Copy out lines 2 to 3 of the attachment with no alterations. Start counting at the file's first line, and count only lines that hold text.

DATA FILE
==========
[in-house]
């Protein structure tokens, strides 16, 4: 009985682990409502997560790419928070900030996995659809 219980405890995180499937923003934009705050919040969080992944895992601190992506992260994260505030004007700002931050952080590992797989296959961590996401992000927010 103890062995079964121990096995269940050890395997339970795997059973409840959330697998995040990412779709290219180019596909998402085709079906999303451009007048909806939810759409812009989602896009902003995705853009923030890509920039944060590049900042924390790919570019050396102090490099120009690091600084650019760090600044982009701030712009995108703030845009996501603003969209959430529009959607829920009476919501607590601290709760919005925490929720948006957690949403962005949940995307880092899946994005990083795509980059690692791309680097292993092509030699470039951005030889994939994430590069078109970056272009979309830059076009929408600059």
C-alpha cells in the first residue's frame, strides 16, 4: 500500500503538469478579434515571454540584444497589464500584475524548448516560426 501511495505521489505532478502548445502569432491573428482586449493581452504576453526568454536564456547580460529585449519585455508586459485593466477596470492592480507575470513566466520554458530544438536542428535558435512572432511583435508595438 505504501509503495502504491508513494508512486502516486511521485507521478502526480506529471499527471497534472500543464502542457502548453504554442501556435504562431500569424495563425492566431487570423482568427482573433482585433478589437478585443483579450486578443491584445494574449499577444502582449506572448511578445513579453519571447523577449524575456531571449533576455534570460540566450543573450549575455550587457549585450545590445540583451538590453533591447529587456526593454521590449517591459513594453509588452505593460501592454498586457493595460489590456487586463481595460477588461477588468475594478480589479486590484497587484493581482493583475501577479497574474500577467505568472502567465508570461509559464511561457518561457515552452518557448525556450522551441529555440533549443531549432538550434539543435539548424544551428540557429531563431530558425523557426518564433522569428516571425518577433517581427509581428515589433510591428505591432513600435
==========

């Protein structure tokens, strides 16, 4: 009985682990409502997560790419928070900030996995659809 219980405890995180499937923003934009705050919040969080992944895992601190992506992260994260505030004007700002931050952080590992797989296959961590996401992000927010 103890062995079964121990096995269940050890395997339970795997059973409840959330697998995040990412779709290219180019596909998402085709079906999303451009007048909806939810759409812009989602896009902003995705853009923030890509920039944060590049900042924390790919570019050396102090490099120009690091600084650019760090600044982009701030712009995108703030845009996501603003969209959430529009959607829920009476919501607590601290709760919005925490929720948006957690949403962005949940995307880092899946994005990083795509980059690692791309680097292993092509030699470039951005030889994939994430590069078109970056272009979309830059076009929408600059």
C-alpha cells in the first residue's frame, strides 16, 4: 500500500503538469478579434515571454540584444497589464500584475524548448516560426 501511495505521489505532478502548445502569432491573428482586449493581452504576453526568454536564456547580460529585449519585455508586459485593466477596470492592480507575470513566466520554458530544438536542428535558435512572432511583435508595438 505504501509503495502504491508513494508512486502516486511521485507521478502526480506529471499527471497534472500543464502542457502548453504554442501556435504562431500569424495563425492566431487570423482568427482573433482585433478589437478585443483579450486578443491584445494574449499577444502582449506572448511578445513579453519571447523577449524575456531571449533576455534570460540566450543573450549575455550587457549585450545590445540583451538590453533591447529587456526593454521590449517591459513594453509588452505593460501592454498586457493595460489590456487586463481595460477588461477588468475594478480589479486590484497587484493581482493583475501577479497574474500577467505568472502567465508570461509559464511561457518561457515552452518557448525556450522551441529555440533549443531549432538550434539543435539548424544551428540557429531563431530558425523557426518564433522569428516571425518577433517581427509581428515589433510591428505591432513600435